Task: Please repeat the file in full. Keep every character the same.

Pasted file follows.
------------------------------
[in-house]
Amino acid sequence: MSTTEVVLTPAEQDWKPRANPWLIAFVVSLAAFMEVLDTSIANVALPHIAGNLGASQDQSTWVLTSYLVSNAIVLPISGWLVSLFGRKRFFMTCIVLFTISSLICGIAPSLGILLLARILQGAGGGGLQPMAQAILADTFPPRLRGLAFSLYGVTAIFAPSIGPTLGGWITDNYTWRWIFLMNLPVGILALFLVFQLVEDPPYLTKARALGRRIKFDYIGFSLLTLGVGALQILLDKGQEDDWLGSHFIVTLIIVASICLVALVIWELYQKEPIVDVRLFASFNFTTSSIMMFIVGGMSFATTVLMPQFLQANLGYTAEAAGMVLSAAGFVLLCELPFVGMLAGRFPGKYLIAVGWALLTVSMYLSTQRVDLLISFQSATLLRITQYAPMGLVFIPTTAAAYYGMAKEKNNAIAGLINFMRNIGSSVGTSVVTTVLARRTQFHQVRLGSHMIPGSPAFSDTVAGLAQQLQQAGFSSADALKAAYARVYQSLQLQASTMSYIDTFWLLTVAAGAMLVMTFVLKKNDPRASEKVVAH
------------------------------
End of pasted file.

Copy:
[in-house]
Amino acid sequence: MSTTEVVLTPAEQDWKPRANPWLIAFVVSLAAFMEVLDTSIANVALPHIAGNLGASQDQSTWVLTSYLVSNAIVLPISGWLVSLFGRKRFFMTCIVLFTISSLICGIAPSLGILLLARILQGAGGGGLQPMAQAILADTFPPRLRGLAFSLYGVTAIFAPSIGPTLGGWITDNYTWRWIFLMNLPVGILALFLVFQLVEDPPYLTKARALGRRIKFDYIGFSLLTLGVGALQILLDKGQEDDWLGSHFIVTLIIVASICLVALVIWELYQKEPIVDVRLFASFNFTTSSIMMFIVGGMSFATTVLMPQFLQANLGYTAEAAGMVLSAAGFVLLCELPFVGMLAGRFPGKYLIAVGWALLTVSMYLSTQRVDLLISFQSATLLRITQYAPMGLVFIPTTAAAYYGMAKEKNNAIAGLINFMRNIGSSVGTSVVTTVLARRTQFHQVRLGSHMIPGSPAFSDTVAGLAQQLQQAGFSSADALKAAYARVYQSLQLQASTMSYIDTFWLLTVAAGAMLVMTFVLKKNDPRASEKVVAH